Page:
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To be able to purchase the freehold of your house under the Leasehold Reform Act 1967 there are a number of items that you need to be aware of.

1. The leaseholder has to have owned the property for more than 2 years (doesn’t have to have lived there).

2. The lease has to be a prescribed long lease.

3. It has to have been at a low rental.

4. If at all possible you will need to have details of the rateable value if formal service of Notice is required.

In most instances the shorter the lease then the higher the cost to purchase the Freehold.

There are two methods of obtaining the Freehold, either an informal or a formal basis.

The informal basis is by prior negotiation with the Freeholder or their Agents and ultimately reaching agreement.

On the formal route, if this process is difficult or the Freeholder requires a higher figure to purchase the Freehold than expected, then Notices will need to be served in accordance with legislation and ultimately proceeding to the First-tier Tribunal (a Valuation Tribunal for working out the Freehold figures).   

Both routes to purchase the Freehold can be discussed with a suitably experienced Chartered Surveyor at Fraser Wood on 01922 627686.


There are similar provisions to a house, in that the person has to have owned the flat or maisonette for more than two years.

There is a similar scenario that it can be dealt with either informally, where both parties agree a particular figure for extending the lease for a number of years on top of the lease.   This can also mean that the ground rent can change and is not in a prescribed format.

On a formal basis, it is necessary to serve Notices under the Leasehold Reform, Housing & Urban Development Act 1993 and there is a specific time frame in which both the Freeholder and Leaseholder have to conform with.    There is also a Statutory Deposit to be paid to the Freeholder, which is 10% of the Notice figure, and this forms part payment of the costs for the lease.   On this basis there is a prescribed 90 year extension to the current lease at a peppercorn ground rent, i.e. less than £1.    Ultimately, if agreement cannot be reached after the service of Notices on a formal basis, then it will again go to the First-tier Tribunal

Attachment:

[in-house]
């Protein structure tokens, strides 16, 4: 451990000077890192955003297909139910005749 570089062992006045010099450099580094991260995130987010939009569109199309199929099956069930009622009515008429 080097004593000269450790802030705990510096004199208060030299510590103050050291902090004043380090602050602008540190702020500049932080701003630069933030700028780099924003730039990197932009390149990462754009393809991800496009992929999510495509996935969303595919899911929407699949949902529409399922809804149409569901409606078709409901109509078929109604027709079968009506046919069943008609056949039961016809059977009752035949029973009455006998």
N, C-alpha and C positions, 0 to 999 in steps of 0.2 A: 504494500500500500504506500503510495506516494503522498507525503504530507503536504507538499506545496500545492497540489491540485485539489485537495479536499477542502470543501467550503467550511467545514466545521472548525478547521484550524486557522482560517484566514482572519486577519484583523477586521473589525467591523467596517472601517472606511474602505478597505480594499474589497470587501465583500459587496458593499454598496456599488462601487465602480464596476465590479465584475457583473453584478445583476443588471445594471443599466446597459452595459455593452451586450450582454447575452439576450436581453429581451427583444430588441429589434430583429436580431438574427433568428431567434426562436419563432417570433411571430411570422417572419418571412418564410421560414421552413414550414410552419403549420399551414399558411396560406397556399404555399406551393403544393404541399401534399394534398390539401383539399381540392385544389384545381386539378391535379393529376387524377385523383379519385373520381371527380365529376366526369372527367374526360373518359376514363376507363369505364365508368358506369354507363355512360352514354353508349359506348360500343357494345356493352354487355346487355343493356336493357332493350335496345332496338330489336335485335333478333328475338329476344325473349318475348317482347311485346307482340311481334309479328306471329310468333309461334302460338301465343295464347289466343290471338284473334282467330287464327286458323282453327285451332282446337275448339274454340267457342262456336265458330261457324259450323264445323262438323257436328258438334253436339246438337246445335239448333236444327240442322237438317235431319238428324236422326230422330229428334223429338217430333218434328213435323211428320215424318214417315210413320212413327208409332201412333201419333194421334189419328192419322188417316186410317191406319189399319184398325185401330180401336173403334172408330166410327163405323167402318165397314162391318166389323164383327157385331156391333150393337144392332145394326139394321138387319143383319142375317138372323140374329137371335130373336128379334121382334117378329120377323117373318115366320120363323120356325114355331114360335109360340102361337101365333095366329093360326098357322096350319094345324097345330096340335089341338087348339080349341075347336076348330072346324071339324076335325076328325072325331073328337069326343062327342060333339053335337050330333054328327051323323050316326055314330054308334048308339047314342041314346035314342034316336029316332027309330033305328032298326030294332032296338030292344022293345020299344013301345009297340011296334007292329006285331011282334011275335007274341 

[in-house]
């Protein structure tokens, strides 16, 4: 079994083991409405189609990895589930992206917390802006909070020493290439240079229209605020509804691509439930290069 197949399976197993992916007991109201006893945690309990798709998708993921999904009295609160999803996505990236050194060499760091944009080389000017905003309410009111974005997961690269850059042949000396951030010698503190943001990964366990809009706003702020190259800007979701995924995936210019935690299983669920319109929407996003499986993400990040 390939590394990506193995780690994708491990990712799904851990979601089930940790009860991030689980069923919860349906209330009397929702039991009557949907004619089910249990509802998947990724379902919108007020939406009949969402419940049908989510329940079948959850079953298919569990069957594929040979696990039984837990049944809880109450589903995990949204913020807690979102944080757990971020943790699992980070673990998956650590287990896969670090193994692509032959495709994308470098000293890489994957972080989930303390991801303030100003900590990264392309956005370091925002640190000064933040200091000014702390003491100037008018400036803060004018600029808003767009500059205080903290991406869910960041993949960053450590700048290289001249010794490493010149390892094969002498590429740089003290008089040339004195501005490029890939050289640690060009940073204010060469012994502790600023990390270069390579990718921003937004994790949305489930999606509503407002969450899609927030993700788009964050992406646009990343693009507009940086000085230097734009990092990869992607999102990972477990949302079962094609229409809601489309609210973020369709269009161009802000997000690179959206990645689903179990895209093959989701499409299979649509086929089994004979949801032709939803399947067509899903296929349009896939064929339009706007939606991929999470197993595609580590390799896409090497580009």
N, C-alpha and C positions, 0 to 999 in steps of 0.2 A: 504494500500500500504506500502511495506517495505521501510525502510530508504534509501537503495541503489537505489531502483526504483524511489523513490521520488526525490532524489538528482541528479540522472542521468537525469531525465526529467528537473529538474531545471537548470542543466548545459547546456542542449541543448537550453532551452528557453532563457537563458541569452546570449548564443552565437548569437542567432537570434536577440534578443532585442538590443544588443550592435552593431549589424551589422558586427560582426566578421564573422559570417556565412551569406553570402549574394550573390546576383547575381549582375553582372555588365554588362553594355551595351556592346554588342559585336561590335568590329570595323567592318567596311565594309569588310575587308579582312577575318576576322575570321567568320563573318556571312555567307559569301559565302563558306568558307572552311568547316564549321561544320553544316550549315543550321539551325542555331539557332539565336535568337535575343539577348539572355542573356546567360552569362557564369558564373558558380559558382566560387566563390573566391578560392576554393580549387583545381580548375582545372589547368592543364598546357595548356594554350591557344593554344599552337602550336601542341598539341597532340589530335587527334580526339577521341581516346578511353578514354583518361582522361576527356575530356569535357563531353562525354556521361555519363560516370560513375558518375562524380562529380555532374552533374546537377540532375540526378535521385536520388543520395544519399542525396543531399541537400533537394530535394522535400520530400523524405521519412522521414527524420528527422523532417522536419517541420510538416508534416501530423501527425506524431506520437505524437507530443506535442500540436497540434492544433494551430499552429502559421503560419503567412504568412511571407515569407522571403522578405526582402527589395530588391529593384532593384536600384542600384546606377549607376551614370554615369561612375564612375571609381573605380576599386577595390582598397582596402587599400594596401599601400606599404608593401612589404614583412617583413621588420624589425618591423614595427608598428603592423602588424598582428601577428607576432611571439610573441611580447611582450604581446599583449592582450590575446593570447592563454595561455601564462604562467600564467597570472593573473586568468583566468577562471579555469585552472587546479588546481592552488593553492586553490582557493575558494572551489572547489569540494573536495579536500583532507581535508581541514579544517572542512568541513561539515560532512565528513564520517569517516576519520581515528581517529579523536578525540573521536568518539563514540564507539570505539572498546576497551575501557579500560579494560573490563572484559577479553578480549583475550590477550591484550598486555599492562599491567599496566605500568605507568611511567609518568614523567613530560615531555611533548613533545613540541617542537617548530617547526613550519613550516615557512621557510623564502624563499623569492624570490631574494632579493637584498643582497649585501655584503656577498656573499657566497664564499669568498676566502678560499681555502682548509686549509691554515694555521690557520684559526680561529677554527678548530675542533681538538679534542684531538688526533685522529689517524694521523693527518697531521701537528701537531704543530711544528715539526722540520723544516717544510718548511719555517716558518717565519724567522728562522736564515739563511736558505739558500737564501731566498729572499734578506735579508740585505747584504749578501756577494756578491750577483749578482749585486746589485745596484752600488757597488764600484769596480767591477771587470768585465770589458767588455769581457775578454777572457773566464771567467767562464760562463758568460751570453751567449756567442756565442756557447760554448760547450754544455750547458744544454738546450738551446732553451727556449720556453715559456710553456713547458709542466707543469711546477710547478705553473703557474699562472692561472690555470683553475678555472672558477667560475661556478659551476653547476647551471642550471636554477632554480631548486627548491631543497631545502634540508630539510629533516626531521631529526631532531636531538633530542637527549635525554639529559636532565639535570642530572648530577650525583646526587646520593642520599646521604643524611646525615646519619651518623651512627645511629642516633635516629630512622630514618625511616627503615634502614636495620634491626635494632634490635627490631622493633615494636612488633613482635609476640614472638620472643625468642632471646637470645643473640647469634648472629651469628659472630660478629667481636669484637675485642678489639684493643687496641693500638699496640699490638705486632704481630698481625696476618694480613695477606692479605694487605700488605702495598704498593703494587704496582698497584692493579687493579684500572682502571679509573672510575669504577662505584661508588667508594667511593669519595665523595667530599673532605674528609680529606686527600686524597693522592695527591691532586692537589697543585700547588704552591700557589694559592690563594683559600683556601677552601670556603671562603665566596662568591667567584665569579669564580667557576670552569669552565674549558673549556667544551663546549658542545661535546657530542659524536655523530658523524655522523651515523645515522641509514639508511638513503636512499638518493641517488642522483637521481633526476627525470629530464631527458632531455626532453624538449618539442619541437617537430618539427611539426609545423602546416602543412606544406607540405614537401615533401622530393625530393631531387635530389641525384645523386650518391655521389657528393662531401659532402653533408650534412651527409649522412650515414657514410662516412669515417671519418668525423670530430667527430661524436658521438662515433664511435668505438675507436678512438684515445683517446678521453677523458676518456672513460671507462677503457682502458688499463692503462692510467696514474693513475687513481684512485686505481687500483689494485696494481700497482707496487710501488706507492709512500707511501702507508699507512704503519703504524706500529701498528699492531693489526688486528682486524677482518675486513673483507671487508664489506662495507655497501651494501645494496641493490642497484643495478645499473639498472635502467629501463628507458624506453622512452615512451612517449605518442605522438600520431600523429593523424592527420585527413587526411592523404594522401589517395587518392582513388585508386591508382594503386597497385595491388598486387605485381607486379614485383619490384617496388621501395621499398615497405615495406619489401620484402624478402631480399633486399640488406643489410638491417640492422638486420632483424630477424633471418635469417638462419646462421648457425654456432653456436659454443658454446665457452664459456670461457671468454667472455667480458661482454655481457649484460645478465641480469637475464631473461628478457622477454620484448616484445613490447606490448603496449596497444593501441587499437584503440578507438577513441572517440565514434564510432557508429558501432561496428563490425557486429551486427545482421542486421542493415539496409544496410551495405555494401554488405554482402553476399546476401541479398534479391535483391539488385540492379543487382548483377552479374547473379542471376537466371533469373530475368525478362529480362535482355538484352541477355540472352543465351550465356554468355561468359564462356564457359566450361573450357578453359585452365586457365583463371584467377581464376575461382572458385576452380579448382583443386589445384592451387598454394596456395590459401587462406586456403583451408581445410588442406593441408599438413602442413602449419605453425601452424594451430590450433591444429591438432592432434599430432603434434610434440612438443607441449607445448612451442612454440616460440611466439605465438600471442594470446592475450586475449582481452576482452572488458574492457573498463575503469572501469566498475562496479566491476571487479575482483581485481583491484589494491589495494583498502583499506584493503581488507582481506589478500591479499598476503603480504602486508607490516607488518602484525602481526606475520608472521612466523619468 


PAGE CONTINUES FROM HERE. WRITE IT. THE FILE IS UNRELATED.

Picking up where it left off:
There are measures when a number of Leaseholders within a block of flats on the same Title can try and purchase the Freehold.    There need to be a set number of parties wishing to participate in this and ultimately signatures are required for all those involved to serve necessary Notice on the Freeholder. This can be a very lengthy and time consuming process to get all the Leaseholders to agree and the prescribed number and then to subsequently serve accordingly.

Ultimately if the figures cannot be agreed by negotiation the matter will have to be settled by the First-tier Tribunal.

Before commencing any of this type of work, it is imperative that you consider all of the implications and the eligibility of all persons concerned.

If you require any further help or guidance in connection with any leasehold matter on a residential property, i.e. house, flat or maisonette, then please do not hesitate to contact your local Freehold/Leasehold Expert, Andrew Perrin MRICS, on 01922 627686 or ap@fraser-wood.co.uk

F&LI (2018)

"Andrew, can I take this opportunity to thank you for your assistance in resolving this matter for me. Many thanks."

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